Q: What is the correct etiquette when it comes to bereavement? I run a small business and one of my two senior managers recently lost her husband. My sympathy for her is enormous (she is also a good friend), but I also need to run my business, and because we're such a small team, we're beginning to strain under the extra load. How long is a reasonable amount of time off and how should I raise this with her?
A: I'm not sure it's helpful to think about etiquette. I very much doubt if there's any all-purpose protocol that can safely guide you through this most delicate of predicaments. People respond very differently to bereavement, and grief makes itself felt for unpredictable periods of time. It's just as possible to be over-solicitous as it is to be unfeeling. Your advantage here is that your colleague is also your good friend - so you should be able try out tentative alternative approaches without serious risk of getting it wrong.
I'd start by giving her You'll Get Over it: The rage of bereavement (Penguin) by Virginia Ironside, a book that has helped a great many people. You should also print off a copy of Katharine Whitehorn's wonderfully honest article 'You have to learn in another country, where you're an unwilling refugee', first published in the Guardian in 2005 and easily accessible online.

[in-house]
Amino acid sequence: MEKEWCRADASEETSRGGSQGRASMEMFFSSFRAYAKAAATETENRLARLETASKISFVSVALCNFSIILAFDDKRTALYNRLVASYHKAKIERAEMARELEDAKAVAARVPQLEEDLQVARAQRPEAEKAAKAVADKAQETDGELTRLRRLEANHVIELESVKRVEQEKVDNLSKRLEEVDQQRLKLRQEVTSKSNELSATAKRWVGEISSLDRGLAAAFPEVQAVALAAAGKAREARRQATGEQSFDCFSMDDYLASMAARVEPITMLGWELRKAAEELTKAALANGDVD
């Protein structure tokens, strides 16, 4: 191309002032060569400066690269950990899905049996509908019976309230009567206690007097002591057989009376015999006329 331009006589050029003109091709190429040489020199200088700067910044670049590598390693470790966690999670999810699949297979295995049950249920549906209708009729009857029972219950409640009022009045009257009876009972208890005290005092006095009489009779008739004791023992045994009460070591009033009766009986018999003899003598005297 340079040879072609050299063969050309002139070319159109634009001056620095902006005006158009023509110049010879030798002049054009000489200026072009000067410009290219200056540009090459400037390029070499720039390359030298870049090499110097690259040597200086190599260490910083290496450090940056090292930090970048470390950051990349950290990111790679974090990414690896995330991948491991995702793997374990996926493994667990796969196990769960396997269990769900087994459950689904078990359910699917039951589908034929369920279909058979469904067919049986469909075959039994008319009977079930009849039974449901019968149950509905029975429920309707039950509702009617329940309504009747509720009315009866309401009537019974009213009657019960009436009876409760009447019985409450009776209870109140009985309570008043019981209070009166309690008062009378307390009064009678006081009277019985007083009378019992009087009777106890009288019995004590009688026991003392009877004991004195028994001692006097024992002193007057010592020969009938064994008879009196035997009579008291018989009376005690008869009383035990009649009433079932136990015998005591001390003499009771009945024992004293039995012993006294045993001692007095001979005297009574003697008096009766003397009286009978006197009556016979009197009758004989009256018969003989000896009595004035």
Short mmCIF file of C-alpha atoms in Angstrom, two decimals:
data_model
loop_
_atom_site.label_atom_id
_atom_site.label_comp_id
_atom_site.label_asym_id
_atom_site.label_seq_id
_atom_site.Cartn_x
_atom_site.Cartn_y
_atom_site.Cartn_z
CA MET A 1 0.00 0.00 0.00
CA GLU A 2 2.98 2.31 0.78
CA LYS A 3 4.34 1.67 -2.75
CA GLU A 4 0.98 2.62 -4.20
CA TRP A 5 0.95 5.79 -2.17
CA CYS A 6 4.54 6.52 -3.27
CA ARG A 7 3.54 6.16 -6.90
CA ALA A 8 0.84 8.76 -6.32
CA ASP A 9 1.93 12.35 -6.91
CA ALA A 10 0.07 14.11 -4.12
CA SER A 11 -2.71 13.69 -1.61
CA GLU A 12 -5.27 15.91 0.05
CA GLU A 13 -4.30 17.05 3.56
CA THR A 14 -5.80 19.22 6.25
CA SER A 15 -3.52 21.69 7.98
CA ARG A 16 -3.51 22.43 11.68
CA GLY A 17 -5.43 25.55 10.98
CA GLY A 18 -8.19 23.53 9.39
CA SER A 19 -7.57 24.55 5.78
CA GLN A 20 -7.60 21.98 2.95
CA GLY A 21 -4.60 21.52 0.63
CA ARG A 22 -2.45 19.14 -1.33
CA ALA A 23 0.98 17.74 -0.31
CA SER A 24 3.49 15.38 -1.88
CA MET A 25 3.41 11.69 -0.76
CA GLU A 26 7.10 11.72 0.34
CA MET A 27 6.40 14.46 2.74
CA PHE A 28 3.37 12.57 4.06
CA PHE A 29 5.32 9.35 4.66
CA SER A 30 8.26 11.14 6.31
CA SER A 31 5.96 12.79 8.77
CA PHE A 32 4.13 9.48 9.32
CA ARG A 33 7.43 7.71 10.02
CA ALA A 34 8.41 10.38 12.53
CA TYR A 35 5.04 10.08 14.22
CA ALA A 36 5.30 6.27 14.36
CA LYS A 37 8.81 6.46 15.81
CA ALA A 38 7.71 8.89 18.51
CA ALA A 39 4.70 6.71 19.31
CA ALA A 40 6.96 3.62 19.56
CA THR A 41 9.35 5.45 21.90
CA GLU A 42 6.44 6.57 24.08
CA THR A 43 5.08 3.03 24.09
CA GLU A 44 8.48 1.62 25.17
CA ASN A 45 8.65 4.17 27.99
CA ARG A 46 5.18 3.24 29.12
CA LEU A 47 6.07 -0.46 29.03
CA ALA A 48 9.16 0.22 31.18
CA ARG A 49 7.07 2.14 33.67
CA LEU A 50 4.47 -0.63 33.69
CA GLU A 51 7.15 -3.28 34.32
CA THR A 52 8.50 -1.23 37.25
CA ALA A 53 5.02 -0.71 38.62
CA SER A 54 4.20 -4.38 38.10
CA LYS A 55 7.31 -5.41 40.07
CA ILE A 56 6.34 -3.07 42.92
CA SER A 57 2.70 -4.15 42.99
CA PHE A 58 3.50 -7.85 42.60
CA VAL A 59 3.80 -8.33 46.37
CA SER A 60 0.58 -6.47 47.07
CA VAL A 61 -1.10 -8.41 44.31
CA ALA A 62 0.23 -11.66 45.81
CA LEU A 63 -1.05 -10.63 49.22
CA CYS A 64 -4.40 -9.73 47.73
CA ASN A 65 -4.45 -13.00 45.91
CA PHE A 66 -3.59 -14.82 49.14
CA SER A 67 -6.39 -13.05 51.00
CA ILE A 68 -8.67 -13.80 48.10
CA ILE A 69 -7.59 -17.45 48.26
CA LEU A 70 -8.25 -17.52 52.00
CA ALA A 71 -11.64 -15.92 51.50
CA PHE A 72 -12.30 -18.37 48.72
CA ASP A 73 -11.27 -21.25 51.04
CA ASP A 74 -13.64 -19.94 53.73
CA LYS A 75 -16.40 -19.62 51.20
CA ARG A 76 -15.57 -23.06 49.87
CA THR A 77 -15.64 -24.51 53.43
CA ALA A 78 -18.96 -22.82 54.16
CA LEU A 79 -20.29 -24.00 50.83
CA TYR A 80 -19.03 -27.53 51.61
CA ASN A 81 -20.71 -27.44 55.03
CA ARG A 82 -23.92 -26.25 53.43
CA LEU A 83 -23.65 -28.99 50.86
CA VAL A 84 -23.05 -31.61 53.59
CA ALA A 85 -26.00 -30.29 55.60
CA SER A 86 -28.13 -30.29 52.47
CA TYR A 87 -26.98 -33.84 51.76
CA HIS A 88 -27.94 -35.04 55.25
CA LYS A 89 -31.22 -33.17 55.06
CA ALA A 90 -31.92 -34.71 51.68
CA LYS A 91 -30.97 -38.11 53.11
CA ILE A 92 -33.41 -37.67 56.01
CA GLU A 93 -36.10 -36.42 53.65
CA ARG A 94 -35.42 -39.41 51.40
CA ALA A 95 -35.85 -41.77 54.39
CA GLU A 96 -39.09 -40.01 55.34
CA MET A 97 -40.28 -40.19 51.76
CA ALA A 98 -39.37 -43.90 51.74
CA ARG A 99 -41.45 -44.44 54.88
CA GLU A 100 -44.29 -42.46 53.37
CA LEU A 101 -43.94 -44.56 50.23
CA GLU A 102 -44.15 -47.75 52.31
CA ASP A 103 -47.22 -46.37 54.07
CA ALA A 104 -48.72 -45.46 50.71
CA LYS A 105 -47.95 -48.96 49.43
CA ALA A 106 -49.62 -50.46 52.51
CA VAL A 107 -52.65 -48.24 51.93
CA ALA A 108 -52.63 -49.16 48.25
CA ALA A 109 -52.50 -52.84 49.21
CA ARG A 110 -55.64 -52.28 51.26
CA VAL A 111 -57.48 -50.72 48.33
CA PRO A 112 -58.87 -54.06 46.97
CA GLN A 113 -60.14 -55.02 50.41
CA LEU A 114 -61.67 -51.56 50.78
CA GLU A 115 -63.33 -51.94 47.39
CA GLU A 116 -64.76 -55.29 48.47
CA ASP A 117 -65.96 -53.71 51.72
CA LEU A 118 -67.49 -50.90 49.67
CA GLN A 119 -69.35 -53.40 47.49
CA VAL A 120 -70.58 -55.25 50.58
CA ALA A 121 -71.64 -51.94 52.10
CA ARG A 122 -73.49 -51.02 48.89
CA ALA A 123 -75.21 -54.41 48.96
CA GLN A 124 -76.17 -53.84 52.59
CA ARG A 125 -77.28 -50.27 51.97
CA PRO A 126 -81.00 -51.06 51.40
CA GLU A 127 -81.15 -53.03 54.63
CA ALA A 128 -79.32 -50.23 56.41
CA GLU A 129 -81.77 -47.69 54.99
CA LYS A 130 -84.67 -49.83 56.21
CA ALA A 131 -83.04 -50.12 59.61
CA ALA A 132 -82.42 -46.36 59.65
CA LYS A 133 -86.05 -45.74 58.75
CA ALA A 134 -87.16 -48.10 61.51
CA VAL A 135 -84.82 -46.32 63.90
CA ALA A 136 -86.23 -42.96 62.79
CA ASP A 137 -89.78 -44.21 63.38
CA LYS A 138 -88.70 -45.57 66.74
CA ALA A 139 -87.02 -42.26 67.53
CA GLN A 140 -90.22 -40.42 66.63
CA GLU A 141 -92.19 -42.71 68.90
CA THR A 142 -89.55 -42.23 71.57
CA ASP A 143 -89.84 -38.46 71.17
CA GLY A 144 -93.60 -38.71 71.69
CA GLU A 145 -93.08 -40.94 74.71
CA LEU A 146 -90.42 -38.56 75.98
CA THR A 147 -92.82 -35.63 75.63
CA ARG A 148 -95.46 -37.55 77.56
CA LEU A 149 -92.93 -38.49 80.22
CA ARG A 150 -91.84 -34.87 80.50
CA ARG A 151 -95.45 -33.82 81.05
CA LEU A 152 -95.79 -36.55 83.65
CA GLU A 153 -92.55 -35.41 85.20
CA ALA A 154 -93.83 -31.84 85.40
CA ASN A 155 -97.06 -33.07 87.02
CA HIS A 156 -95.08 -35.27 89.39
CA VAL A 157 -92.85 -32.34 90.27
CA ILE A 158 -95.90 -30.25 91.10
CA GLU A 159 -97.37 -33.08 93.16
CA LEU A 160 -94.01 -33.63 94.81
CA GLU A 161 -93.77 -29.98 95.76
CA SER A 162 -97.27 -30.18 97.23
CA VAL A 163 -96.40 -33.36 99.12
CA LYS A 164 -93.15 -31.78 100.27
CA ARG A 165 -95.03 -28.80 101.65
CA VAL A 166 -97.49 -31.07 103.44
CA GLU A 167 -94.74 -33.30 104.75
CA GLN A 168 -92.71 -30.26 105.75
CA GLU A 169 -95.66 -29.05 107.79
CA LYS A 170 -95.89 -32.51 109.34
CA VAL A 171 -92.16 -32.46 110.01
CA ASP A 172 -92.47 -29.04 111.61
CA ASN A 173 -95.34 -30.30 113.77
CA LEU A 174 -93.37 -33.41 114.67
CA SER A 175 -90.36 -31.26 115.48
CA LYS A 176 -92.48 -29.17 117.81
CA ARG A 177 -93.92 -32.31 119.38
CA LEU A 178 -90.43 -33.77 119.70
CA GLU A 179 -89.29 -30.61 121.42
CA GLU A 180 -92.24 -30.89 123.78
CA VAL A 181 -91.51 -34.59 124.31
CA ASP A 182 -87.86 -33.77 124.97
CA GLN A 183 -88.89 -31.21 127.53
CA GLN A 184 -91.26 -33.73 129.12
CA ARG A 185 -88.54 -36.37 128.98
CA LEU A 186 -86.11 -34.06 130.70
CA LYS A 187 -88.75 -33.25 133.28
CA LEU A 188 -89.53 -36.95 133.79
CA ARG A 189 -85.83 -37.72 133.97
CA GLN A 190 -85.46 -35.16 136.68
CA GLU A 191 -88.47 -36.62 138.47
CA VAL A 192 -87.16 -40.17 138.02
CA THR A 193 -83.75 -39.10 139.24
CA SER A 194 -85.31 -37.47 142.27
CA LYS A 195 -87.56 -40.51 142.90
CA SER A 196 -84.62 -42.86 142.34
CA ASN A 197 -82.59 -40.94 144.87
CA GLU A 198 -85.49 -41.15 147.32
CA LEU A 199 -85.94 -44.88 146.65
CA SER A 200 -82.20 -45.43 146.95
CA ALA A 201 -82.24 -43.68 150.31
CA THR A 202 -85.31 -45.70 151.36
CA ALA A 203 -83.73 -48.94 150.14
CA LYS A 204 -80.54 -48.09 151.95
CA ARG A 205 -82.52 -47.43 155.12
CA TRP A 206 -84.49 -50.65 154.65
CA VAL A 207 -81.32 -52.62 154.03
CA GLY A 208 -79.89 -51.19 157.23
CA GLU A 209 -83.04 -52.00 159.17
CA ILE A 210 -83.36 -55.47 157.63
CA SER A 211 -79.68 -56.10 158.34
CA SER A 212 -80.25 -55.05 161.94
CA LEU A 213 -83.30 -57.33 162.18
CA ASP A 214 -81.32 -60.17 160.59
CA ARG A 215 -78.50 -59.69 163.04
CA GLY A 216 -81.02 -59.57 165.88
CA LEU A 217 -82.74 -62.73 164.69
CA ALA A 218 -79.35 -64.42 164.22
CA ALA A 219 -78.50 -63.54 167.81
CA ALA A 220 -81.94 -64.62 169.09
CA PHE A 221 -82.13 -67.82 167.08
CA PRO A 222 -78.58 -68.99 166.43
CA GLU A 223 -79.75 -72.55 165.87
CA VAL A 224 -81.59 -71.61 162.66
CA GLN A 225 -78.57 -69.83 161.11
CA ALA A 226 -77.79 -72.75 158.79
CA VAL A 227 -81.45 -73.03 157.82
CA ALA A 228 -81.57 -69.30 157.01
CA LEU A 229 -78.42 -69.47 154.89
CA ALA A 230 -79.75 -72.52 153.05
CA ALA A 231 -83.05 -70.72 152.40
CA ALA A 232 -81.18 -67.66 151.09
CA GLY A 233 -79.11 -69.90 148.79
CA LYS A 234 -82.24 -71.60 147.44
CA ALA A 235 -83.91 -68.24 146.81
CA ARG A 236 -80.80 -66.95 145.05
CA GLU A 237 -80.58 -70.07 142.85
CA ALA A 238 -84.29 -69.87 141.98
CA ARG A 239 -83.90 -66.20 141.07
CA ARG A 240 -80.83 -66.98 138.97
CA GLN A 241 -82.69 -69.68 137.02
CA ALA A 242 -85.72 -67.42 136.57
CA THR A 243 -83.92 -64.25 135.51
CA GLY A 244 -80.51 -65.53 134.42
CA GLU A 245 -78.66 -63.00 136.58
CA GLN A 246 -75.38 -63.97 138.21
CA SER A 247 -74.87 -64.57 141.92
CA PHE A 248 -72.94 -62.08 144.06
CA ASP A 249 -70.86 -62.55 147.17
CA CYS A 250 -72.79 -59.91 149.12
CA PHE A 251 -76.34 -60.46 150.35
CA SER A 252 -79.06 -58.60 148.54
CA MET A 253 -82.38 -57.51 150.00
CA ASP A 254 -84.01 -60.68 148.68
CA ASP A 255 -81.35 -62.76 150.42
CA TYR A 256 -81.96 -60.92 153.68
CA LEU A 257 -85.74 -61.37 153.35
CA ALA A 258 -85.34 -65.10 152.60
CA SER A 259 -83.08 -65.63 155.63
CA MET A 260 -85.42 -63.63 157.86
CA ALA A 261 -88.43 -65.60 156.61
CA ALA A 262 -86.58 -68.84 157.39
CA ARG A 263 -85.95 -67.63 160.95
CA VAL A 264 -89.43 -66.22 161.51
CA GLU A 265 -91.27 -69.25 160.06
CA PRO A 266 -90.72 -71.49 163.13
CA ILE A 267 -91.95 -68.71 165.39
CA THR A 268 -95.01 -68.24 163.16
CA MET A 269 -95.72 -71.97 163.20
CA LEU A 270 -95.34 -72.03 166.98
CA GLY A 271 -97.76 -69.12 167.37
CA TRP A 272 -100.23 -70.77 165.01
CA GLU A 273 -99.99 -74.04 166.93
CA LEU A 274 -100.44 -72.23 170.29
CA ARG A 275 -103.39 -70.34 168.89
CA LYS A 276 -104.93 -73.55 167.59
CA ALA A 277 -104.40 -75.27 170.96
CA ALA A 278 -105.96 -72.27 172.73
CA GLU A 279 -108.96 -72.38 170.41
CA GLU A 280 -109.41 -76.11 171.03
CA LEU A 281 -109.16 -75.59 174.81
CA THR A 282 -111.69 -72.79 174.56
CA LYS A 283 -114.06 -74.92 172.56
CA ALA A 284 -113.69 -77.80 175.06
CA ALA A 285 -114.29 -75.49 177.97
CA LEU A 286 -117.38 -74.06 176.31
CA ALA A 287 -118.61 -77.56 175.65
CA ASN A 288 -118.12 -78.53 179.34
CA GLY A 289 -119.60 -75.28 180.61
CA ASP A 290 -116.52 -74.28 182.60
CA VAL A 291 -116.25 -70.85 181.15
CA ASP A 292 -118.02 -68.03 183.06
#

Then you should try to see your colleague regularly - either at home or for a coffee somewhere, but obviously not in the office - and try to determine her state of mind. She may well be suffering from that sort of helplessness that can all too easily become self-perpetuating.
When you raise the subject of her return to work, choose your approach carefully. Don't for one moment imply that you and the team think she's letting the side down - but, equally, don't be afraid to say that you're missing her badly. That slight difference of emphasis could make a big difference to the effect. To be reminded that she has a valued role could be motivating in a way that an appeal to her sense of responsibility would not.
Recognise that the very act of re-entry is itself going to be a daunting prospect for her - so examine the possibility of a trial couple of days, just to see how it goes. And if she starts to accuse you of being unsympathetic, don't back away too readily; a little considerate external pressure could be exactly what she's beginning to need.